U.S. gasoline demand rises 1.7% in latest week, GasBuddy says
NEW YORK, Feb 12 (Reuters) - U.S. gasoline demand rose 1.7% in the latest week to 8.45 million barrels per day, with it rising every day over the week-ago period, according to data on Sunday from GasBuddy.com.
Demand for the week of Feb 5 was also 3.7% above the four-week moving average, according to Patrick De Haan, head of petroleum analysis at GasBuddy.com, which tracks fuel prices nationwide.
"For the first time since June, U.S. gasoline demand was not only up every day over the week ago period but also over the four week average," De Haan said in a tweet.
The gasoline consumption was the highest weekly tally since demand was 8.74 million barrels in the week of Dec 18, according to GasBuddy.
The rise in demand comes as U.S. gasoline stocks (USOILG=ECI) rose by 5 million barrels to 239.6 million barrels in the week ended Feb 3, the Energy Information Administration said on Wednesday, compared with analysts' expectations in a Reuters poll for a 1.3 million-barrel rise. Refinery utilization rates (USOIRU=ECI) rose by 2.2 percentage points to 87.9% in the week.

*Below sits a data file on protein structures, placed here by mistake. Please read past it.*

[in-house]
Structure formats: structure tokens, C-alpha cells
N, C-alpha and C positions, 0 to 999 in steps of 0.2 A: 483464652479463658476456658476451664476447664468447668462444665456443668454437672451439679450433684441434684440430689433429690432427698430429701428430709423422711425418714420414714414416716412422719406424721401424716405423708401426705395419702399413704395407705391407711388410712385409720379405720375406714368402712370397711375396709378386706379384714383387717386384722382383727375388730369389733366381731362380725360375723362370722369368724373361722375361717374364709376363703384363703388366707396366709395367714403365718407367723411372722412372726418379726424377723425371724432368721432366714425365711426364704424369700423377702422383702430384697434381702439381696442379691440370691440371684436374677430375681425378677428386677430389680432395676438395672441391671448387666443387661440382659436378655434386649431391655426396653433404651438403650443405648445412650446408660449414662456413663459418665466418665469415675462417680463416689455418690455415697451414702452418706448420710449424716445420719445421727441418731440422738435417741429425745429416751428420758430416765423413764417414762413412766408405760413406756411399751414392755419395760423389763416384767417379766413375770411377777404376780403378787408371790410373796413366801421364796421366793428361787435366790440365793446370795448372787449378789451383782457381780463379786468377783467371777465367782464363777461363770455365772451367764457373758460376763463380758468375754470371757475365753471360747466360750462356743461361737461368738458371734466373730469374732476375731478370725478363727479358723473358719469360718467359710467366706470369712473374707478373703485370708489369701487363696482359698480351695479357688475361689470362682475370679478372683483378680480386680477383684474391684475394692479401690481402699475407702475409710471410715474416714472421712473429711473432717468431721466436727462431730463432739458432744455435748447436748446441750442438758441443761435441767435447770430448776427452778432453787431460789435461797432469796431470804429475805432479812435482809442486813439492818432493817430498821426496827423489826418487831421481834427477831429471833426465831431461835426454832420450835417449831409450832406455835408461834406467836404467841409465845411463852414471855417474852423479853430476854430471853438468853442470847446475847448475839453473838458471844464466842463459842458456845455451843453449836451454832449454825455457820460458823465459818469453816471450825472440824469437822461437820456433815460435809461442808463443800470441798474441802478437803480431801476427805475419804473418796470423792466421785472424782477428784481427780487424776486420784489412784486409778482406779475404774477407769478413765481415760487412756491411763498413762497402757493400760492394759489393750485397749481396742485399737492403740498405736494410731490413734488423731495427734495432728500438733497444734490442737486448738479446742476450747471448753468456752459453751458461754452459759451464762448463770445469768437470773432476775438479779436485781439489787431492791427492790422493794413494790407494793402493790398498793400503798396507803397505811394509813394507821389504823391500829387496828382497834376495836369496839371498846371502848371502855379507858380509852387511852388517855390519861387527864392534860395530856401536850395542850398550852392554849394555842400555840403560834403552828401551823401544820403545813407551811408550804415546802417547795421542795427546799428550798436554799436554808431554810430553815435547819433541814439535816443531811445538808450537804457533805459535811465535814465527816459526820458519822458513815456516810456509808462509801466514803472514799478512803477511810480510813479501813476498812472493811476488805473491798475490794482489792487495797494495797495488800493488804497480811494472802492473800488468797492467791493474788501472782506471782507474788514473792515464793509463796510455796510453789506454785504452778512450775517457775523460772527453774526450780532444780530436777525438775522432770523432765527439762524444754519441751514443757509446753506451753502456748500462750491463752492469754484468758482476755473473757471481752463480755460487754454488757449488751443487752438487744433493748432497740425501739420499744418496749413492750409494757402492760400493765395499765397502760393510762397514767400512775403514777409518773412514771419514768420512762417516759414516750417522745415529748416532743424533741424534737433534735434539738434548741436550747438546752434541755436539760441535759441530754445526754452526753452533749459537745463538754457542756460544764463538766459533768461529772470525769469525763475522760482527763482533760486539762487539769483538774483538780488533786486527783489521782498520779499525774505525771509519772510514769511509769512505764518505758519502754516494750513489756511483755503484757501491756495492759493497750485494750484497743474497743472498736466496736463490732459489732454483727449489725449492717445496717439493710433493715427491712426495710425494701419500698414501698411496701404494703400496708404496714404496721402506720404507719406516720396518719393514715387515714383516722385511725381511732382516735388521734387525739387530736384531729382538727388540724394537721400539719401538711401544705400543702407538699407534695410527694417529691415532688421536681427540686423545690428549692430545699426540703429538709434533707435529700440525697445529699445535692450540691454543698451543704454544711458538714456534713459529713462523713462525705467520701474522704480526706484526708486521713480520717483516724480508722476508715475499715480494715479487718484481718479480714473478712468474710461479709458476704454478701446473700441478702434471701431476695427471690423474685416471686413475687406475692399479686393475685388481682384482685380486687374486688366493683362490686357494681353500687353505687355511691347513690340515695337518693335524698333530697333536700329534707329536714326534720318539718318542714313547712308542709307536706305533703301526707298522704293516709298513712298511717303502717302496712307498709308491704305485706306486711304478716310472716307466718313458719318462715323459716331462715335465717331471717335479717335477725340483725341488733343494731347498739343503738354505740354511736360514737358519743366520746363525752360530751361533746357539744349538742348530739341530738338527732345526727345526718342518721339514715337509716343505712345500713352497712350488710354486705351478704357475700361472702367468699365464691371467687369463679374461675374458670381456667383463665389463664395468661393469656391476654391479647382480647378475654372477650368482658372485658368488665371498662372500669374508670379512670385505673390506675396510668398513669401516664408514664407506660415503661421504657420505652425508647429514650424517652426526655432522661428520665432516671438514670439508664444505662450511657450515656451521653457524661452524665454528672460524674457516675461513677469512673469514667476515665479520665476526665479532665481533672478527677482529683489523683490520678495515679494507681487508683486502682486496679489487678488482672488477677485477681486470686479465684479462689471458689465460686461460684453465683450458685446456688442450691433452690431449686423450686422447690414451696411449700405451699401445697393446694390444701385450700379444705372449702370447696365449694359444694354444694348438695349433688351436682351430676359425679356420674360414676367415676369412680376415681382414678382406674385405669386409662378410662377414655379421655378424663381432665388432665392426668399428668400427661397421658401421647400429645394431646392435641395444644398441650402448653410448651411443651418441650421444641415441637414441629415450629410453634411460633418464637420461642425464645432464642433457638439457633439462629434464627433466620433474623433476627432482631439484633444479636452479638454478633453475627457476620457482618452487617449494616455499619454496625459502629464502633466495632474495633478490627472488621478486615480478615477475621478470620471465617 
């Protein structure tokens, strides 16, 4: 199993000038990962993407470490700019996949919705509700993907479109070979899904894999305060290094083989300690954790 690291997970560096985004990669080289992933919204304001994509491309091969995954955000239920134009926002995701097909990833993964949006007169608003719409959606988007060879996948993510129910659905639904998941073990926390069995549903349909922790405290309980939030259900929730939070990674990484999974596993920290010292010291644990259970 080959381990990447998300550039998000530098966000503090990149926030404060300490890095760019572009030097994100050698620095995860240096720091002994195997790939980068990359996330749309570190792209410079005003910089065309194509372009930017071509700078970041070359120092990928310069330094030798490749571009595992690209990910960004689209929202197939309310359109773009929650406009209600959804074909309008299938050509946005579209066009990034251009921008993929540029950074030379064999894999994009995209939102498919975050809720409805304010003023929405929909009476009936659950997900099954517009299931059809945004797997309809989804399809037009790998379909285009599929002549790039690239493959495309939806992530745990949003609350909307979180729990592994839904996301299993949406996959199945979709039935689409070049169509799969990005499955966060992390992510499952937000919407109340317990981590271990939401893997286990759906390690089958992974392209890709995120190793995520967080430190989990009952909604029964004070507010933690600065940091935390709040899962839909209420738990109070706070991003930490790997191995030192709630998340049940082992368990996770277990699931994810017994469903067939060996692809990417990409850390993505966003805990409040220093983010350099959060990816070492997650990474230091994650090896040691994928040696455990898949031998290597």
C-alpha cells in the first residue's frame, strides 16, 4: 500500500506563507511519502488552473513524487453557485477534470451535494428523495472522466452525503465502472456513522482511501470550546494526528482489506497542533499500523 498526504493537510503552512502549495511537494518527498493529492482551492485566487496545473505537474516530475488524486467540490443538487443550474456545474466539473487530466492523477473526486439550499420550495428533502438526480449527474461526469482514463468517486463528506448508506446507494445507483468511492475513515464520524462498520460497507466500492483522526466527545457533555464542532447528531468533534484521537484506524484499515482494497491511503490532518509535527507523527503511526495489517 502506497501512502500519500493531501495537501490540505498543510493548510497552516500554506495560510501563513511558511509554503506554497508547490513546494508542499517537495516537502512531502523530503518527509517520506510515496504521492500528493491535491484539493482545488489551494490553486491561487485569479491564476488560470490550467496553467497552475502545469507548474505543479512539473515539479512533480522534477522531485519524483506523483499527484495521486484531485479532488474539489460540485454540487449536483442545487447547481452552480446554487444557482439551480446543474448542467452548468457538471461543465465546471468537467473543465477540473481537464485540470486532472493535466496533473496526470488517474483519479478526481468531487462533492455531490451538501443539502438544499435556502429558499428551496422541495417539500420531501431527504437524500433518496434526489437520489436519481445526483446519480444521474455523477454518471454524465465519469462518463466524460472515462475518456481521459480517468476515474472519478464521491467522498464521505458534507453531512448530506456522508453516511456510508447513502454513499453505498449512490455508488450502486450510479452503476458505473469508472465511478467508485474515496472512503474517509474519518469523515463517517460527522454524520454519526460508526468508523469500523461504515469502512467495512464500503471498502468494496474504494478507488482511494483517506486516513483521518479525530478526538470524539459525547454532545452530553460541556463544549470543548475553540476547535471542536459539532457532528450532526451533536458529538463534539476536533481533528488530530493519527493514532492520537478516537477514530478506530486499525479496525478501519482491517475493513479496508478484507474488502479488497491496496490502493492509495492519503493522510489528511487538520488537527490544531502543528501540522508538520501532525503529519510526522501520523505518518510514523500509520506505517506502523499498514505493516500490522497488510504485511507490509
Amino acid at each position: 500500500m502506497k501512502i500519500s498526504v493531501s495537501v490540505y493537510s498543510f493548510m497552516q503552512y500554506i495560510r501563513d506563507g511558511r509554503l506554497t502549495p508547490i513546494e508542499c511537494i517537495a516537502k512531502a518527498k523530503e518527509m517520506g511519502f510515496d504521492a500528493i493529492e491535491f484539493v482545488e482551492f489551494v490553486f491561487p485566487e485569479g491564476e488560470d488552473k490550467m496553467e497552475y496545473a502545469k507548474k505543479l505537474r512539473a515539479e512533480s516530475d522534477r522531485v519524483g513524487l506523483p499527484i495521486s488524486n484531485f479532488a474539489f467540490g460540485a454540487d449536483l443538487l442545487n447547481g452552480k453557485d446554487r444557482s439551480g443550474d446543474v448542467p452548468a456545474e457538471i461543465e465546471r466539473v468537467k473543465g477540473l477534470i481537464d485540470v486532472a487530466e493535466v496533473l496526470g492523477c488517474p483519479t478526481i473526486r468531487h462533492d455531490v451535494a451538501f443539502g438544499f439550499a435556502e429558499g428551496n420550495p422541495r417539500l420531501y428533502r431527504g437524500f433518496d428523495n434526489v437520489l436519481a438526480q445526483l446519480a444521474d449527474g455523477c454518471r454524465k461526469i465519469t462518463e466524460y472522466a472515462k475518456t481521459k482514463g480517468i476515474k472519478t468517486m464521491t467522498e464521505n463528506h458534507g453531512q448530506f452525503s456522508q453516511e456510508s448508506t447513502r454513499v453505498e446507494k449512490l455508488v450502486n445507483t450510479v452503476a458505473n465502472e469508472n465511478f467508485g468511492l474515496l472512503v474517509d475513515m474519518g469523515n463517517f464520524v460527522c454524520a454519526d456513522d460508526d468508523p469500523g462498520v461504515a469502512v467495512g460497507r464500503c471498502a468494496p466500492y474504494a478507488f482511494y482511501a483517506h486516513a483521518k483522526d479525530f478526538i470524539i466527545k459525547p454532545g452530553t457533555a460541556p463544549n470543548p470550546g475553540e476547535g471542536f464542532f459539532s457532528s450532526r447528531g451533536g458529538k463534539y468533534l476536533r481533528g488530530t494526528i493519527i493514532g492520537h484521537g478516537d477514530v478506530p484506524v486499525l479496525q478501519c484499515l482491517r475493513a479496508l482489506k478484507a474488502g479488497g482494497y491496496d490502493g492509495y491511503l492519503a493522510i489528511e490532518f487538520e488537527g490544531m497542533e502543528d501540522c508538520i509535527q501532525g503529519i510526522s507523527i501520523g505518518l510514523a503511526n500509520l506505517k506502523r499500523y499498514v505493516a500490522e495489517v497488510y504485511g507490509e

Wholesale gasoline prices have been rising recently as well, with gasoline futures rising from $2.32 a gallon on Feb 3 to $2.50 per gallon on Friday.
Meanwhile, oil prices rose more than 2% on Friday and posted weekly gains of over 8%, as Russia announced plans to reduce oil production next month after the West imposed price caps on the country's crude and fuel. Brent crude posted a weekly gain of 8.1%, while U.S. crude gained 8.6%.
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